Building philanthropic equity in the animal protection movement
Ways that can reduce power imbalances and build equity in the sector’s grantmaking
Hannah Murray managed the Open Wing Alliance grants program at The Humane League from 2019 to 2022
June 17 2022
Over the past few years, advocacy on behalf of farmed animals has grown dramatically, fueled by an increase in available funding. During this same period, grant professionals have increasingly centered equity in their grantmaking and identified ways that philanthropy can redistribute power. Supporting intermediary grantmakers, increasing transparency and accessibility of information about funding opportunities, and adopting trust-based philanthropic practices are three ways that the animal protection movement can reduce power imbalances and build equity in the sector’s grantmaking.
Trends in the animal protection movement and broader philanthropic sector
1. Increased funding for farmed animals and the rise of intermediary grantmakers
While most funding for animal protection is directed towards companion animals (e.g. dogs, cats), the amount of funding directed towards farmed animals has increased significantly since 2016. The number of organizations responsible for disbursing funds to support farmed animal advocates has also grown. Many operate as intermediary grantmakers (also referred to as re-grantors), redistributing funds from donors who entrust them to identify smaller, less established organizations in need of support. Supporting the emergence of groups that have historically had less access to funding is a core first step towards increasing equity. (A critical second step is to facilitate the same groups’ sustainability through continued funding and long-term partnership.)
“Supporting the emergence of groups that have historically had less access to funding is a core first step towards increasing equity.”
By virtue of being actively engaged in animal advocacy through their own programs, intermediary organizations have strong connections to groups on the ground and are well-positioned to understand their needs and identify funding gaps in the movement. PEAK Grantmaking, an association that works to advance equitable and effective grantmaking, notes that intermediaries “aim to more effectively link donors with organizations delivering charitable services (1)” and can have a democratizing effect on the sector by facilitating the distribution of philanthropic dollars to a broader range of organizations. Intermediaries play a key role in advancing equity by directing funds to groups that demonstrate the greatest need, rather than to those that are larger, more well-known and established, or ‘easier’ (from a logistical standpoint) to fund.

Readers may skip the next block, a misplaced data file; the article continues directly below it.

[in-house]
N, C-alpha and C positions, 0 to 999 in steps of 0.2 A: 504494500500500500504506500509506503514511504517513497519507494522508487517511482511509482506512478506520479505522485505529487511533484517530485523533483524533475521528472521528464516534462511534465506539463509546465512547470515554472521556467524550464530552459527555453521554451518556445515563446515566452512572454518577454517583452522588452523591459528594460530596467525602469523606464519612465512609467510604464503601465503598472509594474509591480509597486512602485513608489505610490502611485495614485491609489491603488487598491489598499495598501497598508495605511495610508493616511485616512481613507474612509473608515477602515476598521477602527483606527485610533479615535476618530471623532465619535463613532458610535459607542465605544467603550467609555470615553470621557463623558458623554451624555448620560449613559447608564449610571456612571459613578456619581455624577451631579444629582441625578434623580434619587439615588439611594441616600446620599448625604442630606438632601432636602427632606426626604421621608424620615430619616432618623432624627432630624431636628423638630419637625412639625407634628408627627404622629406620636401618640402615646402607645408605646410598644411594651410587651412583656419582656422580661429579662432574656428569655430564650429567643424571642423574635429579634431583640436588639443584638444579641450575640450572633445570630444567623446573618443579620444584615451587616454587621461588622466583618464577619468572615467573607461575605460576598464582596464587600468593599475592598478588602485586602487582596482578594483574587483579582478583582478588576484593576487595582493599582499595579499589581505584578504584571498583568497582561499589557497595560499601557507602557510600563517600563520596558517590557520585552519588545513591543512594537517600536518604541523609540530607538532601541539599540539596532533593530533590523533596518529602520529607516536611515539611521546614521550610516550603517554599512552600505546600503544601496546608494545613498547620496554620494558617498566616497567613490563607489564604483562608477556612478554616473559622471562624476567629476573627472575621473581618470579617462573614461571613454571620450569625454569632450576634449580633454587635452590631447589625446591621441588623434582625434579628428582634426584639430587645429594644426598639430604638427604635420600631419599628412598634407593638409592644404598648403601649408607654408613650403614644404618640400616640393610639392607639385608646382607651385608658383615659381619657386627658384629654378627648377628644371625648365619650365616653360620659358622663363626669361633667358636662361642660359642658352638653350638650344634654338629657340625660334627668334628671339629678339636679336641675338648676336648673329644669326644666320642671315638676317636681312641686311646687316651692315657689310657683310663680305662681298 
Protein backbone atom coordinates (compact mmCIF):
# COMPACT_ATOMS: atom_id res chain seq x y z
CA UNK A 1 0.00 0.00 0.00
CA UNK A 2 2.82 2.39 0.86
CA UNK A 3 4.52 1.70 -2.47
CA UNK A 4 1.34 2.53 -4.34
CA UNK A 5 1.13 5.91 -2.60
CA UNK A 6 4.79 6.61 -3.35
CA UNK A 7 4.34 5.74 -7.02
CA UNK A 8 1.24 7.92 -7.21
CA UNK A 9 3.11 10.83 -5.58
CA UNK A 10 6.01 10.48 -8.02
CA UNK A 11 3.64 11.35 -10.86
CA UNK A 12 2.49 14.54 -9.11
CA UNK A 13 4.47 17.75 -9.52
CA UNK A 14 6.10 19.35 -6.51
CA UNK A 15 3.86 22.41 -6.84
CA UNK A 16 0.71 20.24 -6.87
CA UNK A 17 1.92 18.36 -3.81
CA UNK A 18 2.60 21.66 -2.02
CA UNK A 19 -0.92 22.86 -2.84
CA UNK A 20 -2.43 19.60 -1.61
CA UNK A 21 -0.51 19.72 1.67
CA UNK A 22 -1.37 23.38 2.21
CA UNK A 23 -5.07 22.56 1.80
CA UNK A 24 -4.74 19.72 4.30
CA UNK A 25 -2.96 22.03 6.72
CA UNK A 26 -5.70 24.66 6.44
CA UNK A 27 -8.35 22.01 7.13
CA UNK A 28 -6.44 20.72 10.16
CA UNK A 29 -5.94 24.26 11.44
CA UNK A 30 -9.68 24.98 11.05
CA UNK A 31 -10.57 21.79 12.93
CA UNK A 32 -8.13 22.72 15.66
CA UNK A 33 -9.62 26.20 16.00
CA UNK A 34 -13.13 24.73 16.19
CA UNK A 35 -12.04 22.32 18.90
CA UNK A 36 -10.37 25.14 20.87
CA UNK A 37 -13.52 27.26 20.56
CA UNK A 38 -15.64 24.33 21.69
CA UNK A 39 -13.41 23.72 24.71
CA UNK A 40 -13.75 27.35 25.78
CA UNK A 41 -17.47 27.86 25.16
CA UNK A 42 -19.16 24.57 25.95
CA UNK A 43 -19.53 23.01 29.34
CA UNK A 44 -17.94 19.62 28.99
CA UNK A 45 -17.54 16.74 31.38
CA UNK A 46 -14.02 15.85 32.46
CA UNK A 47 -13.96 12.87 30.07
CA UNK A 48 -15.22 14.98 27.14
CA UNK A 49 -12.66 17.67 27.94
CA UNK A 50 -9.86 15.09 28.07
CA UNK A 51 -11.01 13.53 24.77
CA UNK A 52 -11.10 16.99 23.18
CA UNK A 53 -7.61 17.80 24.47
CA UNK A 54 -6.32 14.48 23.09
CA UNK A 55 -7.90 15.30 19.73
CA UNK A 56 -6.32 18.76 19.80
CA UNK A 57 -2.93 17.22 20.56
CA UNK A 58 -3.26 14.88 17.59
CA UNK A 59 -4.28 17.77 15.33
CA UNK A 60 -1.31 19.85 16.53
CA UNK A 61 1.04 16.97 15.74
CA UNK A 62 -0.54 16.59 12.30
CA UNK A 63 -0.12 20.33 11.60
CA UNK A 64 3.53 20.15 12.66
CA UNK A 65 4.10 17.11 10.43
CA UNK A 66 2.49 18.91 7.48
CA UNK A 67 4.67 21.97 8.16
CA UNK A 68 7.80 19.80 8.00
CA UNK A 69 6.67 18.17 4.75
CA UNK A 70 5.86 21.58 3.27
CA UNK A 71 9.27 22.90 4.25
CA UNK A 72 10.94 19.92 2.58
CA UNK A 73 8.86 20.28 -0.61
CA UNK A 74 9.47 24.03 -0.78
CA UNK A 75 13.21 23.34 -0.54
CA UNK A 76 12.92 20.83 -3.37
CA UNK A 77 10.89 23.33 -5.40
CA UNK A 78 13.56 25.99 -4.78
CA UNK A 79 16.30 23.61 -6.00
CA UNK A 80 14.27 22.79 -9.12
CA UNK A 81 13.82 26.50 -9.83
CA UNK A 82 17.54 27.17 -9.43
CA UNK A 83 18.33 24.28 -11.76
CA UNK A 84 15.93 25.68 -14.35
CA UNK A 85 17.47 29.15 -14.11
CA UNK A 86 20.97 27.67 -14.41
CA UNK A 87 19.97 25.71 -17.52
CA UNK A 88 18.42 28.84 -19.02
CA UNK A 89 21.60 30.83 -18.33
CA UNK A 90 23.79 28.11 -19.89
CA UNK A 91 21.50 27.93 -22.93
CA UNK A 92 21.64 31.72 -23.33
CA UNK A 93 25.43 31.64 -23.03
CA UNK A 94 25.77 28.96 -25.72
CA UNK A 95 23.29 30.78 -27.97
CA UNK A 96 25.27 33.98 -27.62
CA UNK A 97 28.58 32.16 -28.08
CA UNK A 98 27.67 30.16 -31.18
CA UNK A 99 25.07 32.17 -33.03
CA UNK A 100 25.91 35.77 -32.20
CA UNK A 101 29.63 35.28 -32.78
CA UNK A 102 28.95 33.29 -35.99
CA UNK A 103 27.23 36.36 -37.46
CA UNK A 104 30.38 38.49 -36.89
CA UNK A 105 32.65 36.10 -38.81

2. Increased transparency and accessibility of information about funding opportunities
In February 2020, representatives from a handful of intermediary grantmaking organizations providing financial support to farmed animal advocates met to discuss their respective programs. All of the programs in attendance were relatively young and had been in existence for less than three years. At the time, there was little publicly available information about their initiatives, processes, or grantees. Attendees came together for the purposes of (1) learning about each group’s focus and funding priorities, and (2) strengthening internal communications to streamline the many efforts to serve the growing global animal advocacy movement better.
“Increasing transparency and access to information about funding opportunities increases equity in the movement by reducing barriers to organizations’ long-term financial security”
In the months that followed, new funding programs continued to emerge at a rapid pace. Initiatives varied in duration, focus, and scope and prioritized different species, geographies, and strategies. Staying up-to-date on the growing number of funding programs has proven challenging in such a dynamic environment, even to those working full-time in grants administration in the movement. To map the funding landscape and make relevant information more centralized and accessible to those whom the initiatives are designed to benefit, I created a public spreadsheet to succinctly outline farmed animal and food systems funding opportunities. The list is revised as new opportunities arise and fully reviewed and updated twice annually. The relevance of the list relies on continued input from actors in the movement. I encourage individuals to contact the list managers (indicated on the spreadsheet) with suggestions, corrections, and updates.
The modern animal welfare movement is young and in the early stages of professionalization, with many organizations operating with few, if any, dedicated fundraising staff. Securing funding is an ongoing concern and impacts an organization’s ability to adequately support and retain staff and, in turn, sustain its work. Increasing transparency and access to information about funding opportunities increases equity in the movement by reducing barriers to organizations’ long-term financial security. Making it easier and more efficient for all applicants to identify funders aligned with their mission benefits all parties and has the potential to accelerate the flow of funding to the organizations in greatest need of support.